September 11, 2013
Impermanence is one of the three characteristics of experience: along with unsatisfactoriness and selflessness.
Knowing impermanence is non-cognitive –one way to truly know impermanence is through meditation and not by trying to figure it out (thinking). With meditation, we can experience phenomena such as thoughts, memories, sensations, perceptions arise and fall away in the mind.
Another way to think of impermanence is “always changing” or a constant process. The mind wants things to be static or “not changing” and so conceptually if we believe the mind, we suffer. In reality, things are dynamic or “always changing”
Why do we suffer if we believe in permanence? Because when we see things inevitably change in ways that we do not want, we crave or want them to be the way they were. For example, the community in which we live changes and we are disappointed that “things aren’t the way they used to be.”
Ending suffering is a matter of having right view – as in the eightfold path. This is where “not sure” comes in. All things are “not sure”
How does impermanence help us to be happy and peaceful? By seeing what is really happening, we are open to many more possibilities rather than just clinging to one outcome.
How do we do that? Here are four ways:
One way is to see the possibilities in all things through mindfulness. Develop a witness in yourself. Mindfulness is looking at things as they really are which includes what they can become through change. For example, you buy a new car. Visualize it after 5 years – dents, scratches, rattles. If you see these as possibilities, you will suffer less when the inevitable occurs.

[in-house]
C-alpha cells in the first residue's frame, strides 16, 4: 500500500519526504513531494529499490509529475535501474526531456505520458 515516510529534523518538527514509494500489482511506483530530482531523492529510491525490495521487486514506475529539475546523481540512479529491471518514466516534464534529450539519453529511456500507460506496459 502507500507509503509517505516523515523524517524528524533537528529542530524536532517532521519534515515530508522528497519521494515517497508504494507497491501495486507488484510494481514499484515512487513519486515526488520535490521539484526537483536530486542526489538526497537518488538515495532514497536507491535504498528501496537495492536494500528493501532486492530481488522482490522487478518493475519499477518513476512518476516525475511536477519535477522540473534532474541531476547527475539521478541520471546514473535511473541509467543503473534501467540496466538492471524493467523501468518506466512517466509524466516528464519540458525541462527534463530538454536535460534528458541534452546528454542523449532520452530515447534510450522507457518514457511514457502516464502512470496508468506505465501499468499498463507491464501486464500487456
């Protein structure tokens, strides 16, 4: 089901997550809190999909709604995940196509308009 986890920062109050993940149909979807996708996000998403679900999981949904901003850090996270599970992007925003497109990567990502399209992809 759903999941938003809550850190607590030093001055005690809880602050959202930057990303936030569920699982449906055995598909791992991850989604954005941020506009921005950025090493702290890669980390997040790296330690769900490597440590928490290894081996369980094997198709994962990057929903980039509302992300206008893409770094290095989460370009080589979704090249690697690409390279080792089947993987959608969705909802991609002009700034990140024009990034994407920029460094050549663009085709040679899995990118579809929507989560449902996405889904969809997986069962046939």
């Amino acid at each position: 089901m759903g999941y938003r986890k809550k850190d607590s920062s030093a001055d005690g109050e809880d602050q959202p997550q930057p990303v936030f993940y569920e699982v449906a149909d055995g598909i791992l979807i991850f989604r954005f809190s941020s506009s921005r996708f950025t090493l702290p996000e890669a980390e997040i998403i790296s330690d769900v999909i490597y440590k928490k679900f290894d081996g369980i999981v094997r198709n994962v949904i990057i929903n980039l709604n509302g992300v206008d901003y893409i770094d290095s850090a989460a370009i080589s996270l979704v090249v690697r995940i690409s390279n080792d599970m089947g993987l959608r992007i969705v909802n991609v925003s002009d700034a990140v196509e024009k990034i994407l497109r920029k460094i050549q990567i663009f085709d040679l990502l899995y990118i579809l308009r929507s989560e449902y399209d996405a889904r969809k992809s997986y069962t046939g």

Another way is to adopt “not sure”. No matter how definite something is, know that there is always something “not sure” about it.
Another way is to avoid judgments which can turn into beliefs. Instead make distinctions which are snapshots in time. For example, “he is a bad person” is a judgment versus he did not tell me the truth about what happened (distinction). It doesn’t mean that you don’t act on distinctions.
Another way is to keep in mind how we go through life as if it were a stream. We flow with the current which is never the same and through mindfulness we avoid getting stuck on the banks. We are not attached to anything. That doesn’t mean that feelings (such as happiness) don’t arise. It is just that we see them for what they are – transient.
During the coming week, try each one of these methods:
Reflecting on all the possibilities in a thing.
Being “not sure”
Making distinctions, not judgments
Keeping in mind the river metaphor.
See what impact this has on your happiness and peace.